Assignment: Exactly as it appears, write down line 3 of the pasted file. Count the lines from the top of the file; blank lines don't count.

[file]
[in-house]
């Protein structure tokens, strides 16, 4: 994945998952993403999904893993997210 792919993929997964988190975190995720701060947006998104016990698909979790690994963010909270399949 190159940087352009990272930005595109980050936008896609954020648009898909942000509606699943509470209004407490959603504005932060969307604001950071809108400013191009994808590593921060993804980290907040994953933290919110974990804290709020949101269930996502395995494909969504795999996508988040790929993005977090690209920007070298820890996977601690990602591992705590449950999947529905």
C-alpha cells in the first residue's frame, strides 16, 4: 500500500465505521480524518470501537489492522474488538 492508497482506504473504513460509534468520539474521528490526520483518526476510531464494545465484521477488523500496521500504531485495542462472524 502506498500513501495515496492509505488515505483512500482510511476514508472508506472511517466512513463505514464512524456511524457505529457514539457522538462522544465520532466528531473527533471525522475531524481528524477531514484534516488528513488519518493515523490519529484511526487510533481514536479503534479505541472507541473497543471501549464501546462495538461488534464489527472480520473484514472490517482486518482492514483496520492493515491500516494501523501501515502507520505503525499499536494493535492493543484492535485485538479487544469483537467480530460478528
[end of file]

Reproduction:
C-alpha cells in the first residue's frame, strides 16, 4: 500500500465505521480524518470501537489492522474488538 492508497482506504473504513460509534468520539474521528490526520483518526476510531464494545465484521477488523500496521500504531485495542462472524 502506498500513501495515496492509505488515505483512500482510511476514508472508506472511517466512513463505514464512524456511524457505529457514539457522538462522544465520532466528531473527533471525522475531524481528524477531514484534516488528513488519518493515523490519529484511526487510533481514536479503534479505541472507541473497543471501549464501546462495538461488534464489527472480520473484514472490517482486518482492514483496520492493515491500516494501523501501515502507520505503525499499536494493535492493543484492535485485538479487544469483537467480530460478528